Hypothesis: The effect of gender on helping family members is stronger in urban areas than in rural areas. In more detail: we expect that both in rural and in urban areas women are more likely to help family members than men but the difference between men and women is bigger in urban areas.
RECODE gndr (1=0)(2=1) INTO gndr_dummy.
VARIABLE LABELS gndr_dummy ‘Gender dummy’.
VALUE LABELS gndr_dummy 0’Male’ 1’Female’.
fre gndr gndr_dummy.
RECODE domicil (1 2=1)(3 thru 5=2) into domicil_dummy.
VARIABLE LABELS domicil_dummy ‘Big city or outskirts vs not big city’.
VALUE LABELS domicil_dummy 1’Big city or outskirts’ 2’Not big city’.
fre domicil domicil_dummy.
RECODE hlpfmly (1=0)(2=1) into hlpfmly_dummy.
VARIABLE LABELS hlpfmly_dummy ‘Looking after’.
VALUE LABELS hlpfmly_dummy 0’yes’ 1’no’.
fre hlpfmly hlpfmly_dummy.
CROSSTABS hlpfmly_dummy BY gndr_dummy BY domicil_dummy /CELLS=COLUMN /STATISTICS=CHISQ LAMBDA RISK.
Epsilon (big city):5,6-7,6=-2 percentage point
Epsilon (not big city): 6,9-10,9=-4 percentage point.
Note: you have to see the absolute value of the epsilons to determine the effect size.
In urban areas, the proportion of those who look after family members
is 2 percentage points lower among men than among women. So, in urban areas the effect size of gender on helping family members is -2 percentage points.
In rural areas, the proportion of those who look after family members is 4 percentage points lower among men than among women. So, the effect of gender on looking after family members in rural areas is -4 percentage points.
The difference of epsilons:
So, here you have to subtract the two epsilons
4-2=2 percentage point
The difference between men and women is 2 percentage points
higher in small cities than in big cities.
The second-order odds ratio:
(comparing big cities to not big cities):
It shows: How many times is the effect of the independent variable
larger/smaller by different values of the new variable (small/big city)?
The second-order odds ratio: 0,719/0,602=1,194
In big cities the effect of gender on helping family members and others
is 1,194 times as high as in small cities.
-> see: big cities is in the numerator,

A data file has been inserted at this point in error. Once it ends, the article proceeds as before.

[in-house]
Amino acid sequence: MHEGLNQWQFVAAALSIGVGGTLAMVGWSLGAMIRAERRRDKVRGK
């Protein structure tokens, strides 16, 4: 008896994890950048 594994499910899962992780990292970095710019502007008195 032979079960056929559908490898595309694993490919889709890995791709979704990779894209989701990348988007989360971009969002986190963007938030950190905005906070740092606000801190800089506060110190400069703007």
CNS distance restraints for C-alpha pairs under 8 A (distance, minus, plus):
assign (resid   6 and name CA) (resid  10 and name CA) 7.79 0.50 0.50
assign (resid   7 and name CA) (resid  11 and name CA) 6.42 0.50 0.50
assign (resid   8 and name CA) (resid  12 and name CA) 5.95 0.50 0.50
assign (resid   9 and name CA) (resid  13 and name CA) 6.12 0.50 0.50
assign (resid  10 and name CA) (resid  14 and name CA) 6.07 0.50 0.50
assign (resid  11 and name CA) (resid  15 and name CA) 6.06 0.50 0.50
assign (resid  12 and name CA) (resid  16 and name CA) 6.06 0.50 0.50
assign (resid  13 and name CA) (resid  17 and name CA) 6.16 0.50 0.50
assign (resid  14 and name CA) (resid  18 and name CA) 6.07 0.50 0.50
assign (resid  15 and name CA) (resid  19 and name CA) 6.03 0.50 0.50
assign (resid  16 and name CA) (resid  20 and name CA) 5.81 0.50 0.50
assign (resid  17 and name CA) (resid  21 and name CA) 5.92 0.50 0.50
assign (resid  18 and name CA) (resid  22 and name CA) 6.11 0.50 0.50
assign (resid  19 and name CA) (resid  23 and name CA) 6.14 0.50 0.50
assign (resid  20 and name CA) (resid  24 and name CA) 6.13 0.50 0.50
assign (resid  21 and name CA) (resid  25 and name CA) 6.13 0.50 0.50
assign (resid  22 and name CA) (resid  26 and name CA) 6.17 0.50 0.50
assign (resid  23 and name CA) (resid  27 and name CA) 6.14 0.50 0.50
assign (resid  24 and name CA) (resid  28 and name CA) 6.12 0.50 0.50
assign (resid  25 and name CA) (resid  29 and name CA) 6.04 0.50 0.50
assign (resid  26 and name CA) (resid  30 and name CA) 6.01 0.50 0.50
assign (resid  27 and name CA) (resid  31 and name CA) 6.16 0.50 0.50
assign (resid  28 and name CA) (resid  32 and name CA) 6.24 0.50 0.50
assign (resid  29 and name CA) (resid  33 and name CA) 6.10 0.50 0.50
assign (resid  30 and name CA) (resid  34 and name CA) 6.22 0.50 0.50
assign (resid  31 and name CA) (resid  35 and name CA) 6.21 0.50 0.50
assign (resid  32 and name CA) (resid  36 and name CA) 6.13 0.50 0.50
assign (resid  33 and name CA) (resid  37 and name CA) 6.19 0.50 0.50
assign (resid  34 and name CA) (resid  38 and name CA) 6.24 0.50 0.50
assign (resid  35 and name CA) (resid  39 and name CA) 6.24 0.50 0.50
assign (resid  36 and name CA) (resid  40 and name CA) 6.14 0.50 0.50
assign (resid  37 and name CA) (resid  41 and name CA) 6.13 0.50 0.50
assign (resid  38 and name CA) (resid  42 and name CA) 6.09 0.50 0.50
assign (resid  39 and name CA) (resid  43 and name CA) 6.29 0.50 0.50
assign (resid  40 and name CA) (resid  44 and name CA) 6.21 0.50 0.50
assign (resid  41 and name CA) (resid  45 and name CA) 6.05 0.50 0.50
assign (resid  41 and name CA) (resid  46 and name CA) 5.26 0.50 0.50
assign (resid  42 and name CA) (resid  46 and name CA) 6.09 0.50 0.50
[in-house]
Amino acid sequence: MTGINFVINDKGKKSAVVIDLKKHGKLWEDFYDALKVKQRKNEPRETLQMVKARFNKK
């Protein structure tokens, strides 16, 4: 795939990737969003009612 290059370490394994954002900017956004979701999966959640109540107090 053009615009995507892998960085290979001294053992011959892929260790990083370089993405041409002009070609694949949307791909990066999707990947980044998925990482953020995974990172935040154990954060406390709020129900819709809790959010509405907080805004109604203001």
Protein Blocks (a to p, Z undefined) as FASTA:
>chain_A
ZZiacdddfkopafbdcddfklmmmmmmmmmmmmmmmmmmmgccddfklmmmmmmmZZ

so we compare big cities to small cities in the interpretation.
In cases where the odds ratios in the categories of the third variable are lower than 1 it is difficult to interpret the second-order odds ratio. In this example 0,719 shows a smaller effect size than 0,602. So, the ratio of the two numbers show a number which is higher than 1 but here we cannot interpret this as the effect is bigger in the category in the numerator.
When both the odds-ratios are below 1 then we have to interpret the second-order odds ratio saying that the effect of gender on helping family members is 1,194 times as high in small cities as in big cities. So, we are interpreting not for the nominator, but the denominator.
Conclusion: Among those who live in a big city the effect of gender on helping is not significant. Among those who live in a small city the effect of gender is significant. So, there is an interaction effect because the effect of gender is different in the two categories of the two variables. It does not matter how different it is. If it is different then we say that there is an interaction effect.
The results refute our hypothesis stating that “we expect that both in rural and in urban areas women are more likely to help family members than men but the difference between men and women is bigger in urban areas”. How do we know this? We get to this conclusion after examining the epsilon and the p-values. So, in big cities there is no significant difference (p=0,395 >0,05). This means that we don’t have evidence that a higher proportion of women help their family members. In contrast to this, in the small cities there is a significant difference (p=0,015 < 0,05). It means that a significantly lower (or higher) proportion of men or women help their family members. Men or women? The epsilon shows us in which category is this difference higher or lower -> In rural areas, the proportion of those who look after family members is 4 percentage points lower among men than among women.
Thus, this is an example of the 1st type of interaction effect: In one sub-table there is a significant effect and in the other sub-table there is no effect.